Does the bear have the solution to fight diabetes?

The researchers took samples from hibernating bears. Unlike humans, the brown bear can control its insulin and limit the risk of diabetes.

In 2019, in France, about 4 million people were identified as diabetic by the Health Insurance. To better understand the mechanism of insulin, the researchers turned to… grizzly bears.

Each year, bears gain weight before hibernating during the long winter months. A behavior that does not affect their metabolism but that would give diabetes to many humans. Researchers at Washington State University (USA) have found the genetic keys to insulin control in bears. An advance that could lead to a treatment for diabetes in humans.

The scientists observed thousands of changes in gene expression during hibernation, they managed to isolate eight proteins. “There appear to be eight proteins that act independently or in concert to modulate insulin sensitivity and resistance seen in hibernating bearsreported Joanna Kelley, evolutionary geneticist and corresponding author of this study in a declaration. Before adding:These eight proteins have human counterparts. They are not exclusive to bears. The same genes are found in humans, which means there may be a direct opportunity for translation.“. These conclusions were published in iScience September 21, 2022.

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interrupted hibernation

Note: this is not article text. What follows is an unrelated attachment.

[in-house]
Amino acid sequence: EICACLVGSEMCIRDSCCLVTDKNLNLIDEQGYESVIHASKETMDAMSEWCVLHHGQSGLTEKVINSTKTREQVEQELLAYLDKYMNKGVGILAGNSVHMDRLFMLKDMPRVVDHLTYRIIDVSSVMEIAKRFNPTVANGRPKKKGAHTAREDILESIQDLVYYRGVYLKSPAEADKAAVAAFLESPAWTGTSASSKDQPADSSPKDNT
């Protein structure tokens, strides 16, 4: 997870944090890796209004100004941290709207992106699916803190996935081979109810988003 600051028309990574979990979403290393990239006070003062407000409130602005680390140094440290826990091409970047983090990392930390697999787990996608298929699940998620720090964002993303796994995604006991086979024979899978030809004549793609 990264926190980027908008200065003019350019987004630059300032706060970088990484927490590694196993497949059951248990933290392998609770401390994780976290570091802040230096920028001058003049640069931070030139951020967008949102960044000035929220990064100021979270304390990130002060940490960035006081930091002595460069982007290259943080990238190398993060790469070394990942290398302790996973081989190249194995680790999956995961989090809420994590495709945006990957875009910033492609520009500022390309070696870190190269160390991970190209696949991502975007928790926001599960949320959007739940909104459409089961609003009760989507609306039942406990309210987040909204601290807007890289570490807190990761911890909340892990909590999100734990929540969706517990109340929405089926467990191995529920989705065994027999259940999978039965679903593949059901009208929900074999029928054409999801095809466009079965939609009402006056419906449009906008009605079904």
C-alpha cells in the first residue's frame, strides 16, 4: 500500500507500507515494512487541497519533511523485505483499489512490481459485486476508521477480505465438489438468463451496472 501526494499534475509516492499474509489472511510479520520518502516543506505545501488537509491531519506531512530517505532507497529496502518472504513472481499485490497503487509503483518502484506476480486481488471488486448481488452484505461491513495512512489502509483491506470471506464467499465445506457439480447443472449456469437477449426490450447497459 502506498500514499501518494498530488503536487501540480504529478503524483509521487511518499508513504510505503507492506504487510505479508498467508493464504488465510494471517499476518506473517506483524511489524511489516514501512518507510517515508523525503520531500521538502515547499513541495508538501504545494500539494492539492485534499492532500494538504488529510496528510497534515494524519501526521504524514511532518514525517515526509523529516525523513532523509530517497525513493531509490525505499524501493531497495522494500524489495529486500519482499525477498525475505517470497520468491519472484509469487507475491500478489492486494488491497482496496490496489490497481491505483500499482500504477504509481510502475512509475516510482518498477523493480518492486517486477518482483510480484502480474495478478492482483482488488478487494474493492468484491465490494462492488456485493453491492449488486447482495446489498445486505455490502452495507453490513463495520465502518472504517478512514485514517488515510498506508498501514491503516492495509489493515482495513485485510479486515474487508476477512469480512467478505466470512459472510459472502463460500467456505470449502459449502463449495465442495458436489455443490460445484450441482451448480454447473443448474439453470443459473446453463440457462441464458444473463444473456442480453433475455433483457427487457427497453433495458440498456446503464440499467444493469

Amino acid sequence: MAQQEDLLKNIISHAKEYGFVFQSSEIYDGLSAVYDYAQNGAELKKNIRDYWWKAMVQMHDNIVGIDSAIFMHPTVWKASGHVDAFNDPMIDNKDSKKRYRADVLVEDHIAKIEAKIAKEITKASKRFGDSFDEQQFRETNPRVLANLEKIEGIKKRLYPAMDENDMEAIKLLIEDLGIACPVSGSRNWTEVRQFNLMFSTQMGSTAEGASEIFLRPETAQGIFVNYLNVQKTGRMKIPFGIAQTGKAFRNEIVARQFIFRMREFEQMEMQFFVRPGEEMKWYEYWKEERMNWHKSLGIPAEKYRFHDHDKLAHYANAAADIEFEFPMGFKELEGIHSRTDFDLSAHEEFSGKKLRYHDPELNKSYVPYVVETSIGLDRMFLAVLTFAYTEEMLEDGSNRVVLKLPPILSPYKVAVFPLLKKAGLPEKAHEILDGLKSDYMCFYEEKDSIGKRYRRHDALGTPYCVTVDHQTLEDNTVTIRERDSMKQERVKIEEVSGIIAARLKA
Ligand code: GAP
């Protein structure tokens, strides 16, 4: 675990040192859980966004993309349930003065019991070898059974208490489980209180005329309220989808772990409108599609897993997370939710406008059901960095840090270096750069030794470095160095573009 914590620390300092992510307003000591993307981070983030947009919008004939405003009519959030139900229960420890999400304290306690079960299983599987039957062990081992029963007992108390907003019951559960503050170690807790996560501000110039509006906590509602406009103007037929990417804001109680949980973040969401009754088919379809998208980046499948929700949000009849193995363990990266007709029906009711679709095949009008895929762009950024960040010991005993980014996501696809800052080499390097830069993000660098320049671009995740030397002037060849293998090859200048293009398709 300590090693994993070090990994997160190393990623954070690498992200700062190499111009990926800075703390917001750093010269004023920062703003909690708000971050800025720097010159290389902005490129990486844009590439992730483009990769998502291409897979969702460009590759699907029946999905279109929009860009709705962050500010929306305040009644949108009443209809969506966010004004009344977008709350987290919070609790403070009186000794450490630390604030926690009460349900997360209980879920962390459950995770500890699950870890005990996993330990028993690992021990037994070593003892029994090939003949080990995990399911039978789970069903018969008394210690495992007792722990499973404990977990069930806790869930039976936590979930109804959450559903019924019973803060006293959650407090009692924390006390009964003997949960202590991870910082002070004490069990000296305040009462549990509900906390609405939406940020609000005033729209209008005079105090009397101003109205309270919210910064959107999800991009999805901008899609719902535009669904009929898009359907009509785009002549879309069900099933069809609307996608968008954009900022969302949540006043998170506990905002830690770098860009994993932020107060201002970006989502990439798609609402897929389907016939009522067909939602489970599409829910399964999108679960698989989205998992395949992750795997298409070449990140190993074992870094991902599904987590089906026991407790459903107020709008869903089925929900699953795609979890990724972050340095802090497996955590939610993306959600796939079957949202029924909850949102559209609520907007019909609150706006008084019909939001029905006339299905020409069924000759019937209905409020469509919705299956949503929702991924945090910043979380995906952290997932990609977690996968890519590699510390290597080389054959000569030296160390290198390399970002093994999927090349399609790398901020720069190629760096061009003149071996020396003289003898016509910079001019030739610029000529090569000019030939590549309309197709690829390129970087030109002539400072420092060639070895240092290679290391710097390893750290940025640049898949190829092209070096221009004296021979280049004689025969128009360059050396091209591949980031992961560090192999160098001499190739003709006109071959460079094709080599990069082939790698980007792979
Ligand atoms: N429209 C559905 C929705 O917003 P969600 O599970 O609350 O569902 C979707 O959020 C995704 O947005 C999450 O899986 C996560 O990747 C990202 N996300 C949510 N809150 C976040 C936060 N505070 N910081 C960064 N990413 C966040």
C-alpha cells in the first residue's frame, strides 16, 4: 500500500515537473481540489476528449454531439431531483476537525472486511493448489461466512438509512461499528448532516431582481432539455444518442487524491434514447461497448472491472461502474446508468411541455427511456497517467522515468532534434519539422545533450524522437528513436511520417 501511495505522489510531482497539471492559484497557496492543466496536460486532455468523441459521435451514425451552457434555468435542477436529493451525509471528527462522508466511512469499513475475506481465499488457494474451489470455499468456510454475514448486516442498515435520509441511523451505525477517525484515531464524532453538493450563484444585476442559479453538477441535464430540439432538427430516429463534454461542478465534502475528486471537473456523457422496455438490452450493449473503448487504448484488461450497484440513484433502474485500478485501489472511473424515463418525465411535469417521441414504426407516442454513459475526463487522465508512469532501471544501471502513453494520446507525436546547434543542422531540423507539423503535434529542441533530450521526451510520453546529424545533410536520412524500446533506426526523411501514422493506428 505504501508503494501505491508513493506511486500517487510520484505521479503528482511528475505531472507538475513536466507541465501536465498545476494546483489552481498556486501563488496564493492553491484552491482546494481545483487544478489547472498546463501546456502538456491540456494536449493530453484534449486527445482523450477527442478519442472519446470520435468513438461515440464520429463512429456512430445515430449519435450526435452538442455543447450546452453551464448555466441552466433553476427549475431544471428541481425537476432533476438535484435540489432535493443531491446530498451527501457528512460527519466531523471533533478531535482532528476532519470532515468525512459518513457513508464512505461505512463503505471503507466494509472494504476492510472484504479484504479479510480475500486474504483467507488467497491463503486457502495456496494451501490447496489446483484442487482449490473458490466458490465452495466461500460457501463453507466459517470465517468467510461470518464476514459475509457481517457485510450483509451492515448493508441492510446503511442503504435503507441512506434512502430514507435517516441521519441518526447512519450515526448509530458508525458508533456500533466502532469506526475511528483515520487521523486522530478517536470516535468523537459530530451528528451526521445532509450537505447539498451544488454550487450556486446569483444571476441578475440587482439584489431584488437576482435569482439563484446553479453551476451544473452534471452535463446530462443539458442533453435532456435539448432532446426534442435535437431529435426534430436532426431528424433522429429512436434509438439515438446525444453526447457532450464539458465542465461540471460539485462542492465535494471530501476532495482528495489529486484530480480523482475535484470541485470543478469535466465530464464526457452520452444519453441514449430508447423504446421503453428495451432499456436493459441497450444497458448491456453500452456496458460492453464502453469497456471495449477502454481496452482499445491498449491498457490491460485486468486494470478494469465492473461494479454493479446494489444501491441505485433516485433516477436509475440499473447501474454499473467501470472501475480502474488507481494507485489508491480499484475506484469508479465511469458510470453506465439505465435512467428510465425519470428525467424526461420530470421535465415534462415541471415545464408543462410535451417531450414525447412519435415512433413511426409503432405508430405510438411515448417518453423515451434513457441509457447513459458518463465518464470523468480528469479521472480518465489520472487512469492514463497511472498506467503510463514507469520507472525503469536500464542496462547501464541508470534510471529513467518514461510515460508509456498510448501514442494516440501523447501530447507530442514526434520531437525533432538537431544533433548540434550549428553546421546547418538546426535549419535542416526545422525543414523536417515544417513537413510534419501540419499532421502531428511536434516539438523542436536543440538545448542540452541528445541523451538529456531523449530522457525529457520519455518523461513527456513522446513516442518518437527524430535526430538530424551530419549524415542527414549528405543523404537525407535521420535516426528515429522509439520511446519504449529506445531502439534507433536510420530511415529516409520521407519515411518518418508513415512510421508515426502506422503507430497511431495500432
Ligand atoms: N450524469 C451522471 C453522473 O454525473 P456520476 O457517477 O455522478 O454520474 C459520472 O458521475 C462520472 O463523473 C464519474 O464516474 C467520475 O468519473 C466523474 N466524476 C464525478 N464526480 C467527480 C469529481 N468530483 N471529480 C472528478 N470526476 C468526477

To understand the mechanism that may be responsible for insulin resistance, the researchers performed RNA sequencing. They collected cells and blood serum during the active and hibernating seasons, as well as during a period of interrupted hibernation. At this time, the bears were fed water with honey. “Feeding the bears for just two weeks during hibernation allowed us to control other things like day length and temperature, as well as food availability.“, explained the geneticist.

The researchers placed the serum from interrupted hibernation into a cell culture taken from regularly hibernating bears and found that these cells began to show changes in activity similar to those of active-season cells. With this, scientists will now study how these proteins work to reverse insulin resistance.

It is a step towards a better understanding of what happens at the genetic level and the identification of specific molecules that control insulin resistance in bears.“, emphasized Blair Perry, co-author of the study. Perhaps a first step towards a means to prevent or treat human diabetes.

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